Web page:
Pine Tree Yields Longest Genome Ever Sequenced

The loblolly pine's genome is seven times longer than the human genome. (Image credit: Ron Billings, Texas A&M Forest Service)

Scientists say they've generated the longest genome sequence to date, unraveling the genetic code of the loblolly pine tree.

Conifers have been around since the age of the dinosaurs, and they have some of the biggest genomes of all living things.

Native to the U.S. Southeast, the loblolly pine (Pinus taeda) can grow over 100 feet (30 meters) tall and has a lengthy genome to match, with 23 billion base pairs. That's more than seven times the size of the human genome, which has 3 billion base pairs. (These pairs form sequences called genes that tell cells how to make proteins.)

"It's a huge genome. But the challenge isn't just collecting all the sequence data. The problem is assembling that sequence into order," study researcher David Neale, a professor of plant sciences at the University of California, Davis, said in a statement.

To simplify this huge genetic puzzle, Neale and colleagues assembled most of the sequence from part of a single pine nut— a haploid part of the seed with just one set of chromosomes to piece together.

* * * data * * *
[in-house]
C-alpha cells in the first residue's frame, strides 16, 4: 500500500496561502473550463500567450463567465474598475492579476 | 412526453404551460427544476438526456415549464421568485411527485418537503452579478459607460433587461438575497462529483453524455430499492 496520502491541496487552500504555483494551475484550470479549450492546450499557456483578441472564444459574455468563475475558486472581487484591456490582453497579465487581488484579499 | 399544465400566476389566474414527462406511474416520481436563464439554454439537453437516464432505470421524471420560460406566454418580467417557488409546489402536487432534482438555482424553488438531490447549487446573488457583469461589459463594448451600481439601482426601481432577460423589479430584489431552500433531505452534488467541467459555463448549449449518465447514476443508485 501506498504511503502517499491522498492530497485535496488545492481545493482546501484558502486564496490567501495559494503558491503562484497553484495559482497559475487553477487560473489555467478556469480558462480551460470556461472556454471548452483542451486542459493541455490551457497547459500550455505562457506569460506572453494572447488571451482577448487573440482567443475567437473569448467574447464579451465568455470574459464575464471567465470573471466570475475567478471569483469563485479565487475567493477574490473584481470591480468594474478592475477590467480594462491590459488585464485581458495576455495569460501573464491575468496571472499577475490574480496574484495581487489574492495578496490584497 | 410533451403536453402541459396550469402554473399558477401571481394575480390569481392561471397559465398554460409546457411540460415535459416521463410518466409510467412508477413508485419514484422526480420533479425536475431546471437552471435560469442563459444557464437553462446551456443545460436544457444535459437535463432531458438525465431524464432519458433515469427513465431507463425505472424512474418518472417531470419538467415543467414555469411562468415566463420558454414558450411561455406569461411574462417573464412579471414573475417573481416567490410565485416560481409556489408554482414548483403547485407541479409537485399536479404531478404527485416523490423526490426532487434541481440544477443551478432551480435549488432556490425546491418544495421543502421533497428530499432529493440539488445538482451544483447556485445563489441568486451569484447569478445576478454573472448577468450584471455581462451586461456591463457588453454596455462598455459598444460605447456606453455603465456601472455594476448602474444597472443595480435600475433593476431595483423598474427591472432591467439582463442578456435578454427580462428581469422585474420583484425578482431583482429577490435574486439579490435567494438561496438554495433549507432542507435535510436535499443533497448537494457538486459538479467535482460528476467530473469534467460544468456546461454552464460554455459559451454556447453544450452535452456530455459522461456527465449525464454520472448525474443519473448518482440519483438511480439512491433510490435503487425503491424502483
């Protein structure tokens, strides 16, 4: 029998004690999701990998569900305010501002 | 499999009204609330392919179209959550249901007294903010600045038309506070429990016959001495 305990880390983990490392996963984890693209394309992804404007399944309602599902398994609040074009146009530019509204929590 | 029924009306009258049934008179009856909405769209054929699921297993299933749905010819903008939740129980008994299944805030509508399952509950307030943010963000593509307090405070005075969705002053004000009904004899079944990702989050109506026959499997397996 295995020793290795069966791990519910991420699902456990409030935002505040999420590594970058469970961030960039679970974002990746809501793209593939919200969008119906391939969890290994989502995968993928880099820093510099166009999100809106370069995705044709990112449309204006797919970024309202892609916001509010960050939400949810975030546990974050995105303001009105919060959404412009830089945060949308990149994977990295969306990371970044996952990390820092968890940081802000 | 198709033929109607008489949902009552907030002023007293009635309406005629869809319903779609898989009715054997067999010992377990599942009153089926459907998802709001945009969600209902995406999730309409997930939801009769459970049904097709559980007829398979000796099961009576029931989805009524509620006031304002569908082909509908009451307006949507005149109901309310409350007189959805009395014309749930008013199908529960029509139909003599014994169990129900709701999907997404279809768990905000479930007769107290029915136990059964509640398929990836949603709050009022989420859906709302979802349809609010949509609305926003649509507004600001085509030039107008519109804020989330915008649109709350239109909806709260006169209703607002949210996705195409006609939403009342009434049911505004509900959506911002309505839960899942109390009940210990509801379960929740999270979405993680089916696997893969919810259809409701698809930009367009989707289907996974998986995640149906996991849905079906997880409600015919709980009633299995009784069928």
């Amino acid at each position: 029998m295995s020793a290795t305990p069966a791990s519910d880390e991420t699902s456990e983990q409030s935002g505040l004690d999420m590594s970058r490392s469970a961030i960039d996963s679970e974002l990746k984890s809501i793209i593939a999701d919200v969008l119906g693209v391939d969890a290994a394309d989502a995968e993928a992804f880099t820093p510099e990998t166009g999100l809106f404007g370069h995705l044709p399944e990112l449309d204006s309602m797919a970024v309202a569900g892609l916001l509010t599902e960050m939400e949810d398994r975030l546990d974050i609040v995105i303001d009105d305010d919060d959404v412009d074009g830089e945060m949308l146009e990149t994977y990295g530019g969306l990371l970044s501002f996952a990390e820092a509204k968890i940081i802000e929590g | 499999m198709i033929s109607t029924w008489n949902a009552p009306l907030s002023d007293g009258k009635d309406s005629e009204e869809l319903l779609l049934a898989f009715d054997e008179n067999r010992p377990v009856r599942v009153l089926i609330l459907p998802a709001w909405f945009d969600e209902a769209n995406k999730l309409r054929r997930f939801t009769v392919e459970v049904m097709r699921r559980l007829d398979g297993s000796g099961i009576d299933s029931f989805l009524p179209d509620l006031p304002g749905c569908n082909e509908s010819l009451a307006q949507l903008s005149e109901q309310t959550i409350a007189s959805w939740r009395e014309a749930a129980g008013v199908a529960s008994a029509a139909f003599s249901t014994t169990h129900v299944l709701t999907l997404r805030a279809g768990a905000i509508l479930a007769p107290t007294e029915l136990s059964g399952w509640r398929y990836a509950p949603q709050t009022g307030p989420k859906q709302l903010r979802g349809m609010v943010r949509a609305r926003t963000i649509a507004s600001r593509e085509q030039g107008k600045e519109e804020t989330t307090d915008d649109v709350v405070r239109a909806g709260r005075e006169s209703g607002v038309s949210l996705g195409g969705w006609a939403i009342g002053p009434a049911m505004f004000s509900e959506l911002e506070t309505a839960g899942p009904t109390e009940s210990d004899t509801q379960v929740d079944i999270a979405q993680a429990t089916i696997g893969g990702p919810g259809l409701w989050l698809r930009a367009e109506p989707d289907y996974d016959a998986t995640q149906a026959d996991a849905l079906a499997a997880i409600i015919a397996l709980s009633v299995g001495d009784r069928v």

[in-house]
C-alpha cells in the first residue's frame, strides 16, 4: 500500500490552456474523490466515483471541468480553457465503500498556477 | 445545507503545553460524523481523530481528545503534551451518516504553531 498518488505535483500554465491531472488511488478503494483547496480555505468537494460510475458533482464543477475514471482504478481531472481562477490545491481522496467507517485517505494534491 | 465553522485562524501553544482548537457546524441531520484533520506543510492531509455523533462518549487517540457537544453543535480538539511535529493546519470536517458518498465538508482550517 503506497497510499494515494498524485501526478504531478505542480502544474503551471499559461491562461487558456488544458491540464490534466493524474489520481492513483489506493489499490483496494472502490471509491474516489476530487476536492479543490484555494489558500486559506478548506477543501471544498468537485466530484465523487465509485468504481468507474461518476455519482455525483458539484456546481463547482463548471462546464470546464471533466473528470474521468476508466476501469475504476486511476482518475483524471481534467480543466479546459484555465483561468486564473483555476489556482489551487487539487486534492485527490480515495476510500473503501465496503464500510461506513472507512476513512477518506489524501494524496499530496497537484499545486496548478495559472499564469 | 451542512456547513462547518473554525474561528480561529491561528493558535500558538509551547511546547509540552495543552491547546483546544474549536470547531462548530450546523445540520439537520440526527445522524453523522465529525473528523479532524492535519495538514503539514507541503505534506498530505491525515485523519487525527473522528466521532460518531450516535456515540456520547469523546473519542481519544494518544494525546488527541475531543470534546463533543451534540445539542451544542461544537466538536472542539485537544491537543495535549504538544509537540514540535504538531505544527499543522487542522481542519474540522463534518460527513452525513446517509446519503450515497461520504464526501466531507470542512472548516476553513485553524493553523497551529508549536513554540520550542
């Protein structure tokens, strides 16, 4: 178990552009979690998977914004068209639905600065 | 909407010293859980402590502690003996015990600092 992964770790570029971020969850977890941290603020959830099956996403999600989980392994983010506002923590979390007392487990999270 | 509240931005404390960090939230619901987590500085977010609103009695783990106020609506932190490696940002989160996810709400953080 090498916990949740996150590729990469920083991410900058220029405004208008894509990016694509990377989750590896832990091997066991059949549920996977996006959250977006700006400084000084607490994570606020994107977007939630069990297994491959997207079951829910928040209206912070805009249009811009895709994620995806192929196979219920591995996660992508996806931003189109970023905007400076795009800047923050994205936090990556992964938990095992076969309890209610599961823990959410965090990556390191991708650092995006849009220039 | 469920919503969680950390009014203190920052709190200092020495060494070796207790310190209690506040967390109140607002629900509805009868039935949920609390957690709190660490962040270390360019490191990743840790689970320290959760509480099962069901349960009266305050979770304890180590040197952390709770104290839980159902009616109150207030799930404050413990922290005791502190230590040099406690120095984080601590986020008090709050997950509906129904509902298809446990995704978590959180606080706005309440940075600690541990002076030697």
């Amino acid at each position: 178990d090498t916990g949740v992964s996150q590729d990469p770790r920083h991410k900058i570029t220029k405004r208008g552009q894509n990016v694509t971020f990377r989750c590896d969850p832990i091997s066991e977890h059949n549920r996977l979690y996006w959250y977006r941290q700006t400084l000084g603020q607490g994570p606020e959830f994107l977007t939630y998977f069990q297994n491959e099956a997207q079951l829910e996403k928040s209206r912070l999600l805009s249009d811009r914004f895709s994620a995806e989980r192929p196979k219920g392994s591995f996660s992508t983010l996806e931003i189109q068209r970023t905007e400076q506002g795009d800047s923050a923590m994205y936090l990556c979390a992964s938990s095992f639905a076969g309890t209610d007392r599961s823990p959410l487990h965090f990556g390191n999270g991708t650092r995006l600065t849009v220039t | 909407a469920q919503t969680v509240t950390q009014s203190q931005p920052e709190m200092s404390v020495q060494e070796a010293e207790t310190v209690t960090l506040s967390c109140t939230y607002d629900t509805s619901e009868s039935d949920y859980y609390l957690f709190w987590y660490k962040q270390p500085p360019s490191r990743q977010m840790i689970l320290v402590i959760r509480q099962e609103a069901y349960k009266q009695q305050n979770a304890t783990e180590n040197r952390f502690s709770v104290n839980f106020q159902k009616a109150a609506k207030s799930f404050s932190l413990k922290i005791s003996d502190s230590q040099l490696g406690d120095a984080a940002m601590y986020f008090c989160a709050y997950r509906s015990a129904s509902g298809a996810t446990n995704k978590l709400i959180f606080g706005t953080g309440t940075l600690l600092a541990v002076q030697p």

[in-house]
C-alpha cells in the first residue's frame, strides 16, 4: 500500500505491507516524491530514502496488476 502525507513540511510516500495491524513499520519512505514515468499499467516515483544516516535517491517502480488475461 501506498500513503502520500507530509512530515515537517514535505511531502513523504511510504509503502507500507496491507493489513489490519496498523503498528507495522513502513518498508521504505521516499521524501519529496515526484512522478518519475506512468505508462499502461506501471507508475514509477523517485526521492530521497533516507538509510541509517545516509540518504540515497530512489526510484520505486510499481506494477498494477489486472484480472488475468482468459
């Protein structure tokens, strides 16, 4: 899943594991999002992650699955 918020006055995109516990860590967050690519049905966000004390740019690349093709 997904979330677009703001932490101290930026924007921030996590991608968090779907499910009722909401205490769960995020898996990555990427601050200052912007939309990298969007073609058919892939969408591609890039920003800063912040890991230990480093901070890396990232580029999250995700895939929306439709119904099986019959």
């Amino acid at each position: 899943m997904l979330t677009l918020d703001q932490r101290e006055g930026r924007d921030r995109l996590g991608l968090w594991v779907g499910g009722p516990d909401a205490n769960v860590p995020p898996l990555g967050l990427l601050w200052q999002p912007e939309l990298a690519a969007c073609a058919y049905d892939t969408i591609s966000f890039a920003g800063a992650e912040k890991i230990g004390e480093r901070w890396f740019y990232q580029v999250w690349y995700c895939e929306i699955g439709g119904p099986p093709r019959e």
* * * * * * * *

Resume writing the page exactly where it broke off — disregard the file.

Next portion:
The new research showed that the loblolly genome is bloated with repetitive DNA. In fact, 82 percent of the genome repeats itself, the researchers say.

Understanding the loblolly pine's genetic code could lead to improved breeding of the tree, which is used to make paper and lumber and is being investigated as a potential biofuel, the scientists say.

The loblolly pine joins other recently sequenced conifers, including the Norway spruce (Picea abies), which has 20 billion base pairs. For their next project, the researchers are eyeing the sugar pine, a tree with 35 billion base pairs.

The research was detailed this week in the journals Genetics and Genome Biology.

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Megan Gannon
Live Science Contributor
Megan has been writing for Live Science and since 2012. Her interests range from archaeology to space exploration, and she has a bachelor's degree in English and art history from New York University. Megan spent two years as a reporter on the national desk at NewsCore. She has watched dinosaur auctions, witnessed rocket launches, licked ancient pottery sherds in Cyprus and flown in zero gravity. Follow her on Twitter and Google+.